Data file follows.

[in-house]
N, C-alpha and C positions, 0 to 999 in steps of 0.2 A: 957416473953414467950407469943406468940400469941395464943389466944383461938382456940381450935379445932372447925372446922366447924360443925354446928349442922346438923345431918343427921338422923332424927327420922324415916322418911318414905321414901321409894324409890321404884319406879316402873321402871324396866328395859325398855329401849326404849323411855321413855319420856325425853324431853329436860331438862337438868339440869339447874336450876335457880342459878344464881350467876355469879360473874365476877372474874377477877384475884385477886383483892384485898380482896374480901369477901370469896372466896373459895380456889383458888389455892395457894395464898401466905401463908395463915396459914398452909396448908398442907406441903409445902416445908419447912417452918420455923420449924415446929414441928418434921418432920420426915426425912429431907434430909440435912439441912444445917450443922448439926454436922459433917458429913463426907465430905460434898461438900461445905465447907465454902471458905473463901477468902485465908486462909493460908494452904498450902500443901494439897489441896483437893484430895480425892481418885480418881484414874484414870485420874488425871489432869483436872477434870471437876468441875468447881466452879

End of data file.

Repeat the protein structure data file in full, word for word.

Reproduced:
[in-house]
N, C-alpha and C positions, 0 to 999 in steps of 0.2 A: 957416473953414467950407469943406468940400469941395464943389466944383461938382456940381450935379445932372447925372446922366447924360443925354446928349442922346438923345431918343427921338422923332424927327420922324415916322418911318414905321414901321409894324409890321404884319406879316402873321402871324396866328395859325398855329401849326404849323411855321413855319420856325425853324431853329436860331438862337438868339440869339447874336450876335457880342459878344464881350467876355469879360473874365476877372474874377477877384475884385477886383483892384485898380482896374480901369477901370469896372466896373459895380456889383458888389455892395457894395464898401466905401463908395463915396459914398452909396448908398442907406441903409445902416445908419447912417452918420455923420449924415446929414441928418434921418432920420426915426425912429431907434430909440435912439441912444445917450443922448439926454436922459433917458429913463426907465430905460434898461438900461445905465447907465454902471458905473463901477468902485465908486462909493460908494452904498450902500443901494439897489441896483437893484430895480425892481418885480418881484414874484414870485420874488425871489432869483436872477434870471437876468441875468447881466452879